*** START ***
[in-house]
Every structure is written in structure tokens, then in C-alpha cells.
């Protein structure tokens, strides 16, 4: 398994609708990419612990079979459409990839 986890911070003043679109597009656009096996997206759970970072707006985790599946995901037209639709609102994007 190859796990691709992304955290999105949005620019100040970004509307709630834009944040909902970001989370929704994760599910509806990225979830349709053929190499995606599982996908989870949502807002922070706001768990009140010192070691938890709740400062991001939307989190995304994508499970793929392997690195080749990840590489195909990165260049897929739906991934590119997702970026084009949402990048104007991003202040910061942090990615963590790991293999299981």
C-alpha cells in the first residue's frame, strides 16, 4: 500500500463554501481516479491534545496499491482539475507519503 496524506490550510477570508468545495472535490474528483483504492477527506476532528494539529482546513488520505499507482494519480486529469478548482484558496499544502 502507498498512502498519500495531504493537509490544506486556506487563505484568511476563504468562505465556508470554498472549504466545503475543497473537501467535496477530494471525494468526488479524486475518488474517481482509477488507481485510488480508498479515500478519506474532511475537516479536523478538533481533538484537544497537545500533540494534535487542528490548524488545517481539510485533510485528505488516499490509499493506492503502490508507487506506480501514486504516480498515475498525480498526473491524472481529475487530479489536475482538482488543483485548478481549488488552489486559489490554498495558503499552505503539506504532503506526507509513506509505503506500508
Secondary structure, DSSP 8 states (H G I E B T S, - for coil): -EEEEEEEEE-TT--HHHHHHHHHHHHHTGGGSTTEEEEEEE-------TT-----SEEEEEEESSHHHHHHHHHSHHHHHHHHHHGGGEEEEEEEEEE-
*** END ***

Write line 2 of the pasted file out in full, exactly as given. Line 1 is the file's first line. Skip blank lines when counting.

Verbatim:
Every structure is written in structure tokens, then in C-alpha cells.